Are you scaling down the heightmap before you pass it through your normal map generator? I would have thought it makes more sense to use the higher resolution heightmap as input, and modify your normal map generator so the scaling down happens as part of the normal map generation process.

Other than that, you could probably get better results by using more samples from the heightmap for each pixel in the normal map, but you'd have to be clever about how you use the extra samples to make it much better.

Maybe something along the lines of the hq3x magnification filter which is doing a fairly similar job in that it has to correctly judge the slope of edges in the low-res input map, which is the thing you're having problems with. Having said that, the hq3x filter is working with low-colour input images rather than inputs that already have smooth gradients and anti-aliasing, so I guess it probably wouldn't work after all.

John B

[Edited by - JohnBSmall on May 11, 2007 2:31:37 PM]

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OrangyTang    1298
I don't think fancy filters is the way to go really - it's fundamentally difficult to draw a good enough heightmap, and I don't think any filter will be able to do anything useful with such bad input data (garbage in, garbage out, as they say).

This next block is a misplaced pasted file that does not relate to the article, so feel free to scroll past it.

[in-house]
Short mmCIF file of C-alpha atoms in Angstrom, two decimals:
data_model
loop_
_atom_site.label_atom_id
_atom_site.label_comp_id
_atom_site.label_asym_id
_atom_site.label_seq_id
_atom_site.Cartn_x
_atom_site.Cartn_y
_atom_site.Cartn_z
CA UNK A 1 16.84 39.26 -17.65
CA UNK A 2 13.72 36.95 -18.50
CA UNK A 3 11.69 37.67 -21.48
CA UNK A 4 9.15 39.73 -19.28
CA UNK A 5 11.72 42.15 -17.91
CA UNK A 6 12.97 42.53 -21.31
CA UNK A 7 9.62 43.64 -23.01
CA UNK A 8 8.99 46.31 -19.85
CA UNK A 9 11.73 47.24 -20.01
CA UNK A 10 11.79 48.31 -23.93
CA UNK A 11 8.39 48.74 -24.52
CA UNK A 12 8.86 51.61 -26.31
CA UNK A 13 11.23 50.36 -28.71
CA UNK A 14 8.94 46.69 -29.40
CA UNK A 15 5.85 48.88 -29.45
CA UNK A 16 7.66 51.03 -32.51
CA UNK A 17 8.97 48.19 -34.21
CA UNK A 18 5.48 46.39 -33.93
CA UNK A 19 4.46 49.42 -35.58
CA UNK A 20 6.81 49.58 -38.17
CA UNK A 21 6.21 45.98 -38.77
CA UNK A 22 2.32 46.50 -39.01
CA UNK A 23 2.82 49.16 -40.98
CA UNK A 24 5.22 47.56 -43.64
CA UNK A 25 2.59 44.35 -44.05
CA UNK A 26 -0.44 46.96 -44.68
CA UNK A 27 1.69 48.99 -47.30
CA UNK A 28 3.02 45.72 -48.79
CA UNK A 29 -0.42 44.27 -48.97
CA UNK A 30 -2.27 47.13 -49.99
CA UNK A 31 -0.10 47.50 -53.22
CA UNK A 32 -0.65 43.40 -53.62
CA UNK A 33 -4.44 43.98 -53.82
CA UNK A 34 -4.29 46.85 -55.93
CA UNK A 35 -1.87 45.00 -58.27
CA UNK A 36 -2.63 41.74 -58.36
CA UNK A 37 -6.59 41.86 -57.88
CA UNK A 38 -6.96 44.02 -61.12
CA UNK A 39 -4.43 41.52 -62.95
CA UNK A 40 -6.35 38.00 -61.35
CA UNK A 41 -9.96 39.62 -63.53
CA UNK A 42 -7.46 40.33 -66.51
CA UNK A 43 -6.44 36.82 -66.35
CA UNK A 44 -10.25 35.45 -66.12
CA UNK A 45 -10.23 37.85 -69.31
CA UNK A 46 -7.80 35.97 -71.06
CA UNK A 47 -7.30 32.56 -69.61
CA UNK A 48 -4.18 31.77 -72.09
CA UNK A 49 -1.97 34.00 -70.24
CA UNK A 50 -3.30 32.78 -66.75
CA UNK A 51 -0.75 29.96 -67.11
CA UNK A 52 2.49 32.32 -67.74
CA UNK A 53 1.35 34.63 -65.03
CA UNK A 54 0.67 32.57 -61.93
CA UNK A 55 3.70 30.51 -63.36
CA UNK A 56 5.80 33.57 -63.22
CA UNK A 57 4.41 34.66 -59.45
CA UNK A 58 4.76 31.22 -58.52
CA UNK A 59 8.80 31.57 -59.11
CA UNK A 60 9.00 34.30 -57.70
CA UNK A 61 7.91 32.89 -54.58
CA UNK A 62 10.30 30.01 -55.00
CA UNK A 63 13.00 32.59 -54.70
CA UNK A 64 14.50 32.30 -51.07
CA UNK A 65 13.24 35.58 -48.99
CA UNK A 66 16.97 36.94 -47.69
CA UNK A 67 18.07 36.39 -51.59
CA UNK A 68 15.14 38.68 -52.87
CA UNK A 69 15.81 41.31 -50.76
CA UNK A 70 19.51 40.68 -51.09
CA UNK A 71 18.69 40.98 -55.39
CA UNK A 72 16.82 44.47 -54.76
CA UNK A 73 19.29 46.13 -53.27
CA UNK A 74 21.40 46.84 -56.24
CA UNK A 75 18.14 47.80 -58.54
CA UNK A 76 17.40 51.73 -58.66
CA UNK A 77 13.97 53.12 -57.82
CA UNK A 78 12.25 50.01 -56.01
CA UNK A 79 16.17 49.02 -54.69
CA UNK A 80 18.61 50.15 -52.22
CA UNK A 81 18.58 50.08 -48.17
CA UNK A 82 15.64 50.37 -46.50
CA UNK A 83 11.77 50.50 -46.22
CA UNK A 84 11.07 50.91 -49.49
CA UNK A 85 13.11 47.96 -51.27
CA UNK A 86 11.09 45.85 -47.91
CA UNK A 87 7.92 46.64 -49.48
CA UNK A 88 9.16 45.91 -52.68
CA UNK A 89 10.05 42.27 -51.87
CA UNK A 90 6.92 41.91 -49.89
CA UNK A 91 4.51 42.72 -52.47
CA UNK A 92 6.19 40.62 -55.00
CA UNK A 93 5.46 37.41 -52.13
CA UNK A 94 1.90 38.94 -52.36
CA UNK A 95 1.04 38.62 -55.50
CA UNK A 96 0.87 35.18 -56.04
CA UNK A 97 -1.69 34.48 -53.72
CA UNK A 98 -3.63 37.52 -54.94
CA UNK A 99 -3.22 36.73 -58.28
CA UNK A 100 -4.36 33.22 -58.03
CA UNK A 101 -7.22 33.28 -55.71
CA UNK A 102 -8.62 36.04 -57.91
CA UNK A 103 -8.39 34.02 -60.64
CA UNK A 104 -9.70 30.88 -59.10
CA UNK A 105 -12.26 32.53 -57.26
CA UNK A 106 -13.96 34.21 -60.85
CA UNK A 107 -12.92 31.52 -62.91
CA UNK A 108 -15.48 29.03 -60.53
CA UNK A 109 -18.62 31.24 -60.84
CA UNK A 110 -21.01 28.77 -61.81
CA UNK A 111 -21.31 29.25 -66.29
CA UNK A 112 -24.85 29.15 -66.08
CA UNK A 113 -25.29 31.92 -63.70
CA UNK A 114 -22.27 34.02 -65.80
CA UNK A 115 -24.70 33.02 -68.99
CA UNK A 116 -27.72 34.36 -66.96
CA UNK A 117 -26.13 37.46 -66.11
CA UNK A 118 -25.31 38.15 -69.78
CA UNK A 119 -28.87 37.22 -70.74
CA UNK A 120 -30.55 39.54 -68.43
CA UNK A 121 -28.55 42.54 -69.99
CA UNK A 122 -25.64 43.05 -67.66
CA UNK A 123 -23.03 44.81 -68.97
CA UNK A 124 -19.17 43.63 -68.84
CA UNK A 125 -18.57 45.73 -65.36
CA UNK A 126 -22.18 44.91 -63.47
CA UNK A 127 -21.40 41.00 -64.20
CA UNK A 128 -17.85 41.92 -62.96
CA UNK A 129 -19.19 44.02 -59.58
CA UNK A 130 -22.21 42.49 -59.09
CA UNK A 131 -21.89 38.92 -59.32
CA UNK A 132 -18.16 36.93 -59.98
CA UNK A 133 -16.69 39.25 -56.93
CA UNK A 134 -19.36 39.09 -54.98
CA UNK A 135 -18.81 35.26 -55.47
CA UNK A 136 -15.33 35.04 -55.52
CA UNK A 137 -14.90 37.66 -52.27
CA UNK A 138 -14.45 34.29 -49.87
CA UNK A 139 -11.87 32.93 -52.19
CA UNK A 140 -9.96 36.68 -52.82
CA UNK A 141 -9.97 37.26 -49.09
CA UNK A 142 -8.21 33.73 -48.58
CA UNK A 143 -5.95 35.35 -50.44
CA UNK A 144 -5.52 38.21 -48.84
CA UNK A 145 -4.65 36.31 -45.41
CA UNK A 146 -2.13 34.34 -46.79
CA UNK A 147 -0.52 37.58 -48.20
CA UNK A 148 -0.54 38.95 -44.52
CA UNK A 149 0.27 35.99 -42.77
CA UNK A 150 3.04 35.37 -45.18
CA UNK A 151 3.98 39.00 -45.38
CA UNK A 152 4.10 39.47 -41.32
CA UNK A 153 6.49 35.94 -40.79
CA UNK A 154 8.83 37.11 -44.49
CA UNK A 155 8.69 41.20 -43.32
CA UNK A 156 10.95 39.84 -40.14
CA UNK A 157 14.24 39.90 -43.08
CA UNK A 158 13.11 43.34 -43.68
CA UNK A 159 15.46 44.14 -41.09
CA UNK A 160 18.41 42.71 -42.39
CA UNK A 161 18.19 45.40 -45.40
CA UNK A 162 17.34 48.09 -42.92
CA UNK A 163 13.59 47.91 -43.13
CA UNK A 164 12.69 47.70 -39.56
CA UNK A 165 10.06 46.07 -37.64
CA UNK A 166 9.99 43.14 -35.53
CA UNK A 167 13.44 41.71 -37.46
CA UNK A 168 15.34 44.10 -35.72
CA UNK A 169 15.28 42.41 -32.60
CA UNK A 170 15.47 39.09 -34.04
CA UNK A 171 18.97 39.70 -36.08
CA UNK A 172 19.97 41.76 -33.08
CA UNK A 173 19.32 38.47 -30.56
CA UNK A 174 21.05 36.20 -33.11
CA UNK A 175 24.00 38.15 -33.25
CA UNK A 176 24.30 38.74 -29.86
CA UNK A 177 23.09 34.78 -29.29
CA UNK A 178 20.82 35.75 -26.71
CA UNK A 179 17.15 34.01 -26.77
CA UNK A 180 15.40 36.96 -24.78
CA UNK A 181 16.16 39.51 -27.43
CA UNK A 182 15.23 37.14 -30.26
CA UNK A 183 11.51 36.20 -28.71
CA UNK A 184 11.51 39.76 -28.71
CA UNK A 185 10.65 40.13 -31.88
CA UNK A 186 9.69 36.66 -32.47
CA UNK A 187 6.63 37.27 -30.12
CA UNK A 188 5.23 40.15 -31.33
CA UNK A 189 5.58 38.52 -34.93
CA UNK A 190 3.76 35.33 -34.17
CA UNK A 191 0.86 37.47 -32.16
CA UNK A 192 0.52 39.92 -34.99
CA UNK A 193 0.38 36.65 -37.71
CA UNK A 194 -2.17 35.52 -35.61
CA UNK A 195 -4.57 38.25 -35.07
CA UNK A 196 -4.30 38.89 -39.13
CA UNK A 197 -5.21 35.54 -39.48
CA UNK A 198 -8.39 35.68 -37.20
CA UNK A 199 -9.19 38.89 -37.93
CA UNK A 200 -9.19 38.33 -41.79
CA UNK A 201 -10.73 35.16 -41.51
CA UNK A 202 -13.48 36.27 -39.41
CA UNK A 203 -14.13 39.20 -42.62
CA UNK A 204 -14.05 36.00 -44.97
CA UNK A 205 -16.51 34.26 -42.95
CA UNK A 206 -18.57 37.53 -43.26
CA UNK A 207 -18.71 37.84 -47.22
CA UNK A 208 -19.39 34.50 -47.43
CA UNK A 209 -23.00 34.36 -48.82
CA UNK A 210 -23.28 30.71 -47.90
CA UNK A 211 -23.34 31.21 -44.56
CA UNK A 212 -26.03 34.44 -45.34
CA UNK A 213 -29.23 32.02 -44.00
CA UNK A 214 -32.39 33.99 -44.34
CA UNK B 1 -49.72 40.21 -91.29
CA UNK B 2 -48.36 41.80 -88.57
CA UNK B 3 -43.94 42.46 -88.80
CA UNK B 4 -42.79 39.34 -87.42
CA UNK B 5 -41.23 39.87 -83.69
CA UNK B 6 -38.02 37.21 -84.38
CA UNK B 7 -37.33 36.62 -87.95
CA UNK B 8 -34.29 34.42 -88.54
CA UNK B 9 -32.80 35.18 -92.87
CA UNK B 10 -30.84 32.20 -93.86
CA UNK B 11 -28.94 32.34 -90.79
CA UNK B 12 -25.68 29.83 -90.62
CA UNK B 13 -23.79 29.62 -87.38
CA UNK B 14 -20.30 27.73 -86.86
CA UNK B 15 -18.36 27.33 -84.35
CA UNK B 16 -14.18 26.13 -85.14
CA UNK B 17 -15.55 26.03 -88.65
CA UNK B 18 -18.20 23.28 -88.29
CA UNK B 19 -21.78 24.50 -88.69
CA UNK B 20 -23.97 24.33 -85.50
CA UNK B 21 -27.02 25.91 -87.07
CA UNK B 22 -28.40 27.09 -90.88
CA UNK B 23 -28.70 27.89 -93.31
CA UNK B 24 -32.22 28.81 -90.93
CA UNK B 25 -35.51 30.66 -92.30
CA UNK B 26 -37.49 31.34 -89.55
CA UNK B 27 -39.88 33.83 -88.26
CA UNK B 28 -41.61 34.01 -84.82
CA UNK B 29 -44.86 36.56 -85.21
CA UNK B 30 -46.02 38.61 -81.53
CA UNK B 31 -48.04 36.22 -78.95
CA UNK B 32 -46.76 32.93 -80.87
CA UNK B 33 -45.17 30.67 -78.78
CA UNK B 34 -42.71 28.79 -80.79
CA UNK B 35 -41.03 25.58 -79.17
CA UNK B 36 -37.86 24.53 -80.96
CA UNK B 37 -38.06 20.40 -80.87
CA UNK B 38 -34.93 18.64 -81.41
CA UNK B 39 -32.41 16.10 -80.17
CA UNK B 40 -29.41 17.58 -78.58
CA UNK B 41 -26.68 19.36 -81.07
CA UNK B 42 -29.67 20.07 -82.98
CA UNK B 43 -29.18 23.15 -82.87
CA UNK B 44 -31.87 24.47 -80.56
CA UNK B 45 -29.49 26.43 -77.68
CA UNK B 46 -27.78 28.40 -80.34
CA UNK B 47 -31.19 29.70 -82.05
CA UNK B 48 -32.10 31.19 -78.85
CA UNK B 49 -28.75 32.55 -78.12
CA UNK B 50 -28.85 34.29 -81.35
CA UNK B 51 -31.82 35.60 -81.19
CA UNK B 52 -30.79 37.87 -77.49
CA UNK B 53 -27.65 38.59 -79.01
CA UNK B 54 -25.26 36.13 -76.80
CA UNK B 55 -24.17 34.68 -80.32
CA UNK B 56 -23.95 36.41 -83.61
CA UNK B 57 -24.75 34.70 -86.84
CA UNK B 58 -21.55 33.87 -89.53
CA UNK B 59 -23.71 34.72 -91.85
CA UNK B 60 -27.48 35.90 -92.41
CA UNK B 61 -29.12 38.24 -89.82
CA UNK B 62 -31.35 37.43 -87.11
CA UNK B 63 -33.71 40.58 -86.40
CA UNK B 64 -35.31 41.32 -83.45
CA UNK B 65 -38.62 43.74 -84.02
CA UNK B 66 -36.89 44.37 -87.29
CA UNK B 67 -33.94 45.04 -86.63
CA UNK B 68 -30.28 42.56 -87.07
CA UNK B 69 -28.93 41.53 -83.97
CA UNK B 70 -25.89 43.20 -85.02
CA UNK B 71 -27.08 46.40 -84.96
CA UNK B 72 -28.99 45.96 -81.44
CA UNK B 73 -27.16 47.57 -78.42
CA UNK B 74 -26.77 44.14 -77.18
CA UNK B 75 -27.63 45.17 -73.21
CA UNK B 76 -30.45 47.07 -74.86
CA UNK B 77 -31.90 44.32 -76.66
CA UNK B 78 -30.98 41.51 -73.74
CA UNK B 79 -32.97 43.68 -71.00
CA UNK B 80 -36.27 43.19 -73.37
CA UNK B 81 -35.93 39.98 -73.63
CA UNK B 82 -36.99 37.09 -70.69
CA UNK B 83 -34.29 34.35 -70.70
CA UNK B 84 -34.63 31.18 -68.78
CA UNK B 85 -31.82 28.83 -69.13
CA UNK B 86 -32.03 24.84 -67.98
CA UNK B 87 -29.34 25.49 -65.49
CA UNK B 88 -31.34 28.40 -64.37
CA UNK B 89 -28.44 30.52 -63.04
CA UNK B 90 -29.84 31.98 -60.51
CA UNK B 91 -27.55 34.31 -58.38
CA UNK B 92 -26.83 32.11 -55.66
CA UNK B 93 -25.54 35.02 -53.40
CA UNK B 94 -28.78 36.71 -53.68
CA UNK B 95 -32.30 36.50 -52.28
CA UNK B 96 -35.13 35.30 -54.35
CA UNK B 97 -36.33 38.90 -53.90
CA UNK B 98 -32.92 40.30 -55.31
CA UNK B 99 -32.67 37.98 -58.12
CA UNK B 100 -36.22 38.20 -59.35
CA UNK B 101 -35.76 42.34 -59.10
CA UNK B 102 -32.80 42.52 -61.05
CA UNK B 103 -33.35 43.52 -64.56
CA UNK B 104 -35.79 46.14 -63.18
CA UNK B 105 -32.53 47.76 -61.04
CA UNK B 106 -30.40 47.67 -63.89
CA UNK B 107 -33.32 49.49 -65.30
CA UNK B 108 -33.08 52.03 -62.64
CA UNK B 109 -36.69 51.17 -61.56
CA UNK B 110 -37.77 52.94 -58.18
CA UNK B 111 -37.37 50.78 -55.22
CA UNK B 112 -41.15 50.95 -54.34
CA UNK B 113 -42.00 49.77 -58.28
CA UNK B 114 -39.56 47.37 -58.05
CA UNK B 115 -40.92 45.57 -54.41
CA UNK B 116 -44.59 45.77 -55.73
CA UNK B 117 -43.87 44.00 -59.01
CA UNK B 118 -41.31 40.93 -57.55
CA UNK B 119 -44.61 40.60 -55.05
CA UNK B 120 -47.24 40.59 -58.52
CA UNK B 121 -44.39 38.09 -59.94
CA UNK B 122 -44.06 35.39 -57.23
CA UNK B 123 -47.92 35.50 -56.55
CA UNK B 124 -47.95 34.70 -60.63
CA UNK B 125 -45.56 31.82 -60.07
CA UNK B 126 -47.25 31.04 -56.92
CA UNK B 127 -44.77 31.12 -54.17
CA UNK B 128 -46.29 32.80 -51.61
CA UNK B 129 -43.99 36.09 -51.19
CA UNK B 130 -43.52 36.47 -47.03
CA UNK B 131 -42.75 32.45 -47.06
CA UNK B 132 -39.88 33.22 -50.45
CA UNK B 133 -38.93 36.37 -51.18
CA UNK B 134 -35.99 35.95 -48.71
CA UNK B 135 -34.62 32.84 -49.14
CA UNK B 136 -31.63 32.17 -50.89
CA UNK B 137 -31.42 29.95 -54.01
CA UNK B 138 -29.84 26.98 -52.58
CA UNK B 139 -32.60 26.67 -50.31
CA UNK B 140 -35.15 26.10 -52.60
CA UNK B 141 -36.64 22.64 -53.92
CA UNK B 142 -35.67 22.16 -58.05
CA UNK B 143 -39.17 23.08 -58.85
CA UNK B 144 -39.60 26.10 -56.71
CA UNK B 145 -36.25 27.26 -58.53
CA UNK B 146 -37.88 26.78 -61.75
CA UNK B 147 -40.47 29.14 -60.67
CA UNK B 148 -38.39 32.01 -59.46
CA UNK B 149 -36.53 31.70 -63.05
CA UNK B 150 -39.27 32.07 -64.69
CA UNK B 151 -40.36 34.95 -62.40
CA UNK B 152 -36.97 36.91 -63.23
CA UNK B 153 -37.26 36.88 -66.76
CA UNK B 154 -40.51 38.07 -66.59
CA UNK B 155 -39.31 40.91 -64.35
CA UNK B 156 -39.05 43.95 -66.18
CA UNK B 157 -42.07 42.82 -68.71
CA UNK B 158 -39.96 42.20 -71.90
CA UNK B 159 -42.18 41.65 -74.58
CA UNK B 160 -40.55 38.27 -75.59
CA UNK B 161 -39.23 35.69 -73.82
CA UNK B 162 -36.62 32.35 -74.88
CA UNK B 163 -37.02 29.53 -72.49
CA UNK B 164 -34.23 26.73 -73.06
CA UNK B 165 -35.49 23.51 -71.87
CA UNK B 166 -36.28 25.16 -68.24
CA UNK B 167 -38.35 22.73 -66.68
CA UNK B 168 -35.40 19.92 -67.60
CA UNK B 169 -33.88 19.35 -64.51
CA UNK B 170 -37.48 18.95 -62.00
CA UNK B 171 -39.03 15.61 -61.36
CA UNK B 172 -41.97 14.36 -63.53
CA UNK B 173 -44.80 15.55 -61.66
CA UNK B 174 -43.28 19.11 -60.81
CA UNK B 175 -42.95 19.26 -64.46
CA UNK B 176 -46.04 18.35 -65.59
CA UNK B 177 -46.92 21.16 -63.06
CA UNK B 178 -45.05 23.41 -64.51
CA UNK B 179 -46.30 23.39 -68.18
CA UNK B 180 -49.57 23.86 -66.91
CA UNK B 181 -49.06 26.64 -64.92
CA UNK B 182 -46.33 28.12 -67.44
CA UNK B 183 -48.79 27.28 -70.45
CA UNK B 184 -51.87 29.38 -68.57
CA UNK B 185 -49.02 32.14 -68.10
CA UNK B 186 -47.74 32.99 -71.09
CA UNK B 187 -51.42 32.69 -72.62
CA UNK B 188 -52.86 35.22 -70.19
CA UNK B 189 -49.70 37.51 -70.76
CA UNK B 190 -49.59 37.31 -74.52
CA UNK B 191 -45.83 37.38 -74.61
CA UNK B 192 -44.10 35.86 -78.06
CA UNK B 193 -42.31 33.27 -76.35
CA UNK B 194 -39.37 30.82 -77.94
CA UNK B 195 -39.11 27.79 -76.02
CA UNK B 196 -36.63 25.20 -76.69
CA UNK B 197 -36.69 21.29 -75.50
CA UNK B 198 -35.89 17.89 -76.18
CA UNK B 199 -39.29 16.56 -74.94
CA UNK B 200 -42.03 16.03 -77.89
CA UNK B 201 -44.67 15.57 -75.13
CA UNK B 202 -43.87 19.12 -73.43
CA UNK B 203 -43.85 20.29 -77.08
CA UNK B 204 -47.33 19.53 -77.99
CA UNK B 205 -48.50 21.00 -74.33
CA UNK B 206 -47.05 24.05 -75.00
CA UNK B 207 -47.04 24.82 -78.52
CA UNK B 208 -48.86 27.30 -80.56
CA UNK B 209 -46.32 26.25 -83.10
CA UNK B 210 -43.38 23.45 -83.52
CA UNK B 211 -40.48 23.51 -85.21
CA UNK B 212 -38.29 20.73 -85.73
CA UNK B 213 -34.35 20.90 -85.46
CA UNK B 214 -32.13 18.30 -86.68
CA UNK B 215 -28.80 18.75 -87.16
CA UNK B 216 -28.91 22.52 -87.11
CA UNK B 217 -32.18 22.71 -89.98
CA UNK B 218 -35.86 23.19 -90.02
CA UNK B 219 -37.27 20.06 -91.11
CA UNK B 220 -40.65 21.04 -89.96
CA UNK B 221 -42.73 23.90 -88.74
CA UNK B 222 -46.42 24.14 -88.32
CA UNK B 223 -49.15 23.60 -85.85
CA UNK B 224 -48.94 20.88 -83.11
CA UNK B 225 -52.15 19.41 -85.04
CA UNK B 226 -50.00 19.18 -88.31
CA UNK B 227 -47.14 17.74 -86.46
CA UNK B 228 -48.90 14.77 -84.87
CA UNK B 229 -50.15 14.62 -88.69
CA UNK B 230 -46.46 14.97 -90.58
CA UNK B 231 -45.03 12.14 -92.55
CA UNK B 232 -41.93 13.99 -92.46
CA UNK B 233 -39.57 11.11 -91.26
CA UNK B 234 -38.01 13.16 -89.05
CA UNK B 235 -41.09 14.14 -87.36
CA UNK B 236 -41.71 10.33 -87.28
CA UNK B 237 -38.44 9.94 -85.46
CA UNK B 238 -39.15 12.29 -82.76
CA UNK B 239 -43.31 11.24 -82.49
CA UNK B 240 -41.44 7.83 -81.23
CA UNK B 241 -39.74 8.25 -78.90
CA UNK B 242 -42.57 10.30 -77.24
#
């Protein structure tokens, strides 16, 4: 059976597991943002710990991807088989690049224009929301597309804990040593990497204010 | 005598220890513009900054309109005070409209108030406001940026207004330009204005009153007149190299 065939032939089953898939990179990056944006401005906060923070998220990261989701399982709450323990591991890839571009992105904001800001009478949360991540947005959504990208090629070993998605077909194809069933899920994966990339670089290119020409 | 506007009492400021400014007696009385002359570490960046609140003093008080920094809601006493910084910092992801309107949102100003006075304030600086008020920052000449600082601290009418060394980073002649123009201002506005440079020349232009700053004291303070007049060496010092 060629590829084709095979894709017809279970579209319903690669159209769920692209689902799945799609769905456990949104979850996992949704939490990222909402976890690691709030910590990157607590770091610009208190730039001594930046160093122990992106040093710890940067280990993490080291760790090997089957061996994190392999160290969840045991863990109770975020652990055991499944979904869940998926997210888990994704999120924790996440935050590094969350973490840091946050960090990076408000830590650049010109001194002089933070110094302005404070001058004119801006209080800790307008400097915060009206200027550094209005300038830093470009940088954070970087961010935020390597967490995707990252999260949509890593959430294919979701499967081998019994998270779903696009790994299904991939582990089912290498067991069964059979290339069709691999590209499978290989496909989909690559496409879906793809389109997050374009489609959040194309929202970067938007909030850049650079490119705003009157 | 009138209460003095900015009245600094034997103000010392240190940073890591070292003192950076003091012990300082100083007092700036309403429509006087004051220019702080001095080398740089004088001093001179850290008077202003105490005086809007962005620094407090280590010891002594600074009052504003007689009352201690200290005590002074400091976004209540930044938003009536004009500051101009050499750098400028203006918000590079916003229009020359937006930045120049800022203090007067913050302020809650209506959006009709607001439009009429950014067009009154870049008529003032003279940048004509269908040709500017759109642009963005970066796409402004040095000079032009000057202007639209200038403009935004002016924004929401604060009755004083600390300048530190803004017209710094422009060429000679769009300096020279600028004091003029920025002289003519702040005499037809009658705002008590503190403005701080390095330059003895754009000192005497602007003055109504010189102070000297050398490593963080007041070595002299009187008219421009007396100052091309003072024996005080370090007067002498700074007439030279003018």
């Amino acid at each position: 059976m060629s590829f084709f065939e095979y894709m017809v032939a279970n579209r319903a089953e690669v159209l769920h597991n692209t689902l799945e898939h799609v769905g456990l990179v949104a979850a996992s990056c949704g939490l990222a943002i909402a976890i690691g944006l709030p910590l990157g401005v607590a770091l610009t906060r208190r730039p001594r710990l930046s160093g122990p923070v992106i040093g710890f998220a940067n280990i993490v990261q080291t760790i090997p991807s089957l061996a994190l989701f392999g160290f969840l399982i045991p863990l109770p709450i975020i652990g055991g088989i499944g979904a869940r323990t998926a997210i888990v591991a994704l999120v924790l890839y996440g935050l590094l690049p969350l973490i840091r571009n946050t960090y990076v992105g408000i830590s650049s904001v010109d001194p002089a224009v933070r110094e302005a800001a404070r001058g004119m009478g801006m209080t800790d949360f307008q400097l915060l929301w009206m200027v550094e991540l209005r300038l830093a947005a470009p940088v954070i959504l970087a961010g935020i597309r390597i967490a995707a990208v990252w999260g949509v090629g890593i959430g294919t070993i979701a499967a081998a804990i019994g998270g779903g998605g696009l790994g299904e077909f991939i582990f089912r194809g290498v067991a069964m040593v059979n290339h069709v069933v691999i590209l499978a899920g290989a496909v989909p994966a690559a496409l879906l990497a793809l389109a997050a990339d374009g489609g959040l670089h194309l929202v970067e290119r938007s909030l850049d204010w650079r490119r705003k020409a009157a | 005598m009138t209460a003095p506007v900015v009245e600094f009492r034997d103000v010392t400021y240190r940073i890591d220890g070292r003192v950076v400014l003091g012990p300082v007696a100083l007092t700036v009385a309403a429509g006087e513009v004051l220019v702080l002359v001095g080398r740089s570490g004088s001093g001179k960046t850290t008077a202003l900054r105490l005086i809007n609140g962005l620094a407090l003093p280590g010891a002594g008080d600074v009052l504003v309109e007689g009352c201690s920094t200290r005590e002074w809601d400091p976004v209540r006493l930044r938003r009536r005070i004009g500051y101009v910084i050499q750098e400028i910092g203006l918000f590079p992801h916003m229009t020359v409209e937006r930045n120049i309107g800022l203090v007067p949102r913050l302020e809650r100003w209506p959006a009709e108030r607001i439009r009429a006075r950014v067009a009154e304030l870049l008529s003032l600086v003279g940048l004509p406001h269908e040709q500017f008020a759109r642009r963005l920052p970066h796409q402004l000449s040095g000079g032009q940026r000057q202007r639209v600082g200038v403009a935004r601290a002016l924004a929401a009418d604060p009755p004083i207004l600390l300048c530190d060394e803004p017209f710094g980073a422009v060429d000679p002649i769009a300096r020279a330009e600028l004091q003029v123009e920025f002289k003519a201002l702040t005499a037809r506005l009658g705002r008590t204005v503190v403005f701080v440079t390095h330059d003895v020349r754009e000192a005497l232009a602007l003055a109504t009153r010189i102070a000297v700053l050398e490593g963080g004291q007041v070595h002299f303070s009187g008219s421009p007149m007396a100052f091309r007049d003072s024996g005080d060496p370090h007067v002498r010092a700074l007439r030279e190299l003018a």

Using a 3d app to model the shape is a possibility, but it does seem very heavyweight. I suspect I'd have a lot of trouble making the output match up pixel-for-pixel with the original artwork too.

So the last option seems to be making a suitable tool myself, which frankly is something I'd hoped to avoid. It seems like it should be a common problem so I'm surprised that there isn't an existing tool already that I could just use. I suppose if I kept it down to the bare minimum of features I could probably have something working in a couple of weeks or so, but it's time I'd really not waste. [sad]

Any other suggestions much appreciated.

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mattnewport    1038
A lot of games generate the normal maps for their 3D models now by having a low detail and a super high detail model with details added in something like ZBrush and raytrace from the low detail to the high detail to generate the normals. Our artists sometimes use a different approach though of unwrapping the geometry onto a flat plane (basically a unique UV mapping) and then modelling surface detail on the plane using a 3D app before generating a normal map from the flattened geometry and wrapping it back around the model. According to them this approach can be quicker than creating the geometry in full 3D for some models. Either of these approaches is quicker and easier for them than painting a heightmap by hand and using it to generate a normal map and it also produces much nicer looking normal maps.